NOTE: Some tropes are Late Arrival Spoilers from Harrow the Ninth, so proceed with caution even if you've finished Gideon the Ninth. Several characters are Walking Spoilers and have spoiler tags removed. All subpages have unmarked spoilers.
The Ninth HouseKeepers of the Locked Tomb, House of the Sewn Tongue, the Black Vestals
- Apocalypse Cult: Ninth religion, practiced in the deepest, darkest hole of the Empire is an Inversion; despite being swathed in black, manipulating skeletons, and even prone to Human Sacrifice, they worship fervently to stop the apocalypse, praying over the grave of God's greatest enemy and treating its inevitable reawakening as the end of everything. Ultimately subverted. It's actually just a very abstracted Cargo Cult, as their entire faith stems from a misconception, never knowing that only God's blood could have ever opened the Tomb.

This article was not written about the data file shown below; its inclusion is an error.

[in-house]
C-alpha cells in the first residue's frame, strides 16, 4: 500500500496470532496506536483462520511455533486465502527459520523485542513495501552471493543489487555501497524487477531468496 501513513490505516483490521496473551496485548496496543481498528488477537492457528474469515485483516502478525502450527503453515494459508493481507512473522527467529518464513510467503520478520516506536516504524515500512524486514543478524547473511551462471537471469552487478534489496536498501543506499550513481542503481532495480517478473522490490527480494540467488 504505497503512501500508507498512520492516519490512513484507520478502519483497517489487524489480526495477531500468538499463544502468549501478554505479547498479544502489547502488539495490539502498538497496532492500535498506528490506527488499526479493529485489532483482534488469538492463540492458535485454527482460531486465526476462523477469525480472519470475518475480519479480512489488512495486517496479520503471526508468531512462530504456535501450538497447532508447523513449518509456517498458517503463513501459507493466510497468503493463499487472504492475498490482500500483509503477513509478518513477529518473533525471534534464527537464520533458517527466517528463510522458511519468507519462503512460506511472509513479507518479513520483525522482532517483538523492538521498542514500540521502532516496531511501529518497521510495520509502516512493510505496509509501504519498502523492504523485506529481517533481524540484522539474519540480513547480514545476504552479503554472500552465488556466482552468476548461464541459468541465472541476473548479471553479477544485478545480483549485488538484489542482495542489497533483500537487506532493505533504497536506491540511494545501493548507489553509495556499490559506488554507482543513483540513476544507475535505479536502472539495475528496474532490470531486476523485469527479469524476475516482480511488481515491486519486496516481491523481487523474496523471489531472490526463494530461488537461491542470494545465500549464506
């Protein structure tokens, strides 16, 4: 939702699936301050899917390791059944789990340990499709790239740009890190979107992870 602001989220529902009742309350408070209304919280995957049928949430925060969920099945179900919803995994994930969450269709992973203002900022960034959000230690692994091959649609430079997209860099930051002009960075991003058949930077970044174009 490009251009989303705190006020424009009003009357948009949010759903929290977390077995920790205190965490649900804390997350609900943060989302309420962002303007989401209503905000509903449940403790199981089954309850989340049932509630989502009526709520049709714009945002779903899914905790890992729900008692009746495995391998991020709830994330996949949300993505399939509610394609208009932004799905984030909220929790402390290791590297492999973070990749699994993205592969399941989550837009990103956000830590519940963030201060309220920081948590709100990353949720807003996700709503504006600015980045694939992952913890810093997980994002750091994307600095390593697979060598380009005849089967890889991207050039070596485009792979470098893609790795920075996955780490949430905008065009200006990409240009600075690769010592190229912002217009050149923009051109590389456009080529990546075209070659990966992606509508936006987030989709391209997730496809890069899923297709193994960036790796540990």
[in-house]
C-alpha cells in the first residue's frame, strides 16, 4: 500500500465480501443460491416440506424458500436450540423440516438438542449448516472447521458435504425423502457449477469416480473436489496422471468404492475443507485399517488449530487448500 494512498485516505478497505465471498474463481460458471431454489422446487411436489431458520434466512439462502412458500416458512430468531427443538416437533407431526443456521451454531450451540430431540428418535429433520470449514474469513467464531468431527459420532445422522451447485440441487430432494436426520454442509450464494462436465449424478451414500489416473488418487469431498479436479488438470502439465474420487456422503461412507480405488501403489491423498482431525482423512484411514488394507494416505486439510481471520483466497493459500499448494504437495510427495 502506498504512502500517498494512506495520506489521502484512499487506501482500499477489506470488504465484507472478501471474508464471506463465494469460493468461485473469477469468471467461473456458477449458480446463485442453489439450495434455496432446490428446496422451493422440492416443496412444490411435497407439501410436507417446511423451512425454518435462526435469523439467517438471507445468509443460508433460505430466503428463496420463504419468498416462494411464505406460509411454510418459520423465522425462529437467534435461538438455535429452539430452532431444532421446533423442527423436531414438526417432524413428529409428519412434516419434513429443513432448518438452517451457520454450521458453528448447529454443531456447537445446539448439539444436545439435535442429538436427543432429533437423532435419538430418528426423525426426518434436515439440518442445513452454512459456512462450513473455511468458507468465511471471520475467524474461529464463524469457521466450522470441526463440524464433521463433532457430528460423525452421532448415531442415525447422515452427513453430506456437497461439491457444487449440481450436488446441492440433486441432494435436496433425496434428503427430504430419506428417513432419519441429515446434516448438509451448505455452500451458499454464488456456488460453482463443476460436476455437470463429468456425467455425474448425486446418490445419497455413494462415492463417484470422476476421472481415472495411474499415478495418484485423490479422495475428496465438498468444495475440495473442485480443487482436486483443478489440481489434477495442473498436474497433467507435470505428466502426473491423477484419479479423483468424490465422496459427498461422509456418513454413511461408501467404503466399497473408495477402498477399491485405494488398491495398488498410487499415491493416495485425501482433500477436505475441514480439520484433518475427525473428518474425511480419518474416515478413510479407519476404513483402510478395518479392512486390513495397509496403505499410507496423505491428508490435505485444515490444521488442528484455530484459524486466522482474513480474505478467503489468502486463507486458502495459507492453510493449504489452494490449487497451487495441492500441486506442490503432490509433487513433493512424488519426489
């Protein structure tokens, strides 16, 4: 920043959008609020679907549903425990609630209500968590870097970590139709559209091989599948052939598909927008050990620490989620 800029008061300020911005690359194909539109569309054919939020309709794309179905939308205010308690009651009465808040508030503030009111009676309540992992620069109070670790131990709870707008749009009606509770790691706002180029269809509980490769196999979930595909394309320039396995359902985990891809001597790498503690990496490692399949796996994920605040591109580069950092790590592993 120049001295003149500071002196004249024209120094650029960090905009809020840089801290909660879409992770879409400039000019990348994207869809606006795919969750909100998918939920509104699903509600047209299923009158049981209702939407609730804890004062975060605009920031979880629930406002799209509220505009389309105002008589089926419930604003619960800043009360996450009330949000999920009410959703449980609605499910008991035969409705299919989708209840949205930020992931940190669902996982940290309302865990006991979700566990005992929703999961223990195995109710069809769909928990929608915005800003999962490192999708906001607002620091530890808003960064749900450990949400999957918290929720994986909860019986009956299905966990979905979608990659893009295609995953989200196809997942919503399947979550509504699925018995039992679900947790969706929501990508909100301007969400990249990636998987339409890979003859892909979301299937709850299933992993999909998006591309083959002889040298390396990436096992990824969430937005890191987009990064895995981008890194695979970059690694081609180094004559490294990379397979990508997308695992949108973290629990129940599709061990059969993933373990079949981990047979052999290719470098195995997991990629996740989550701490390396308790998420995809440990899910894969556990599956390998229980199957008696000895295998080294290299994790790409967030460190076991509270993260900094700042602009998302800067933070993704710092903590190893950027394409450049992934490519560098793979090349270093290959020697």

- Dem Bones: The Ninth is the only house to specialize in bone magic, and makes extensive use of skeletal contructs.
- The Dreaded: The whole "skeleton tomb cult" thing gives them a certain reputation. The other Houses' reactions to being near a member of the Ninth generally ranges from off-put to openly fearful.